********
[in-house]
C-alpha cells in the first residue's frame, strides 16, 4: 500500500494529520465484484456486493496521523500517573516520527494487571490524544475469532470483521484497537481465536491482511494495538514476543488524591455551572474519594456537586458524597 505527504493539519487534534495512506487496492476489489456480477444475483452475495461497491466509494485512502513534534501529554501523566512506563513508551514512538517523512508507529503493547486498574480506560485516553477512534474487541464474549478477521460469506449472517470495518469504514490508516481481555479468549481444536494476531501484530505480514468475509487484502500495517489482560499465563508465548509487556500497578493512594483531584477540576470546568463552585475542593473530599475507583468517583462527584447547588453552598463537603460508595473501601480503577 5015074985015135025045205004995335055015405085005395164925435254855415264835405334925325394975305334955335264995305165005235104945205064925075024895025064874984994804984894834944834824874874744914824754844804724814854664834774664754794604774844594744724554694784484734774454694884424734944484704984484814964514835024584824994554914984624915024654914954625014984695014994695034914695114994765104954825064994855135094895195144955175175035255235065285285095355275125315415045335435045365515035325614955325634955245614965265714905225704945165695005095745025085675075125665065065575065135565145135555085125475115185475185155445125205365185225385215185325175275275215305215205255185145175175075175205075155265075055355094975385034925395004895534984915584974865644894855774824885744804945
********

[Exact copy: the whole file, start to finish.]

[in-house]
C-alpha cells in the first residue's frame, strides 16, 4: 500500500494529520465484484456486493496521523500517573516520527494487571490524544475469532470483521484497537481465536491482511494495538514476543488524591455551572474519594456537586458524597 505527504493539519487534534495512506487496492476489489456480477444475483452475495461497491466509494485512502513534534501529554501523566512506563513508551514512538517523512508507529503493547486498574480506560485516553477512534474487541464474549478477521460469506449472517470495518469504514490508516481481555479468549481444536494476531501484530505480514468475509487484502500495517489482560499465563508465548509487556500497578493512594483531584477540576470546568463552585475542593473530599475507583468517583462527584447547588453552598463537603460508595473501601480503577 5015074985015135025045205004995335055015405085005395164925435254855415264835405334925325394975305334955335264995305165005235104945205064925075024895025064874984994804984894834944834824874874744914824754844804724814854664834774664754794604774844594744724554694784484734774454694884424734944484704984484814964514835024584824994554914984624915024654914954625014984695014994695034914695114994765104954825064994855135094895195144955175175035255235065285285095355275125315415045335435045365515035325614955325634955245614965265714905225704945165695005095745025085675075125665065065575065135565145135555085125475115185475185155445125205365185225385215185325175275275215305215205255185145175175075175205075155265075055355094975385034925395004895534984915584974865644894855774824885744804945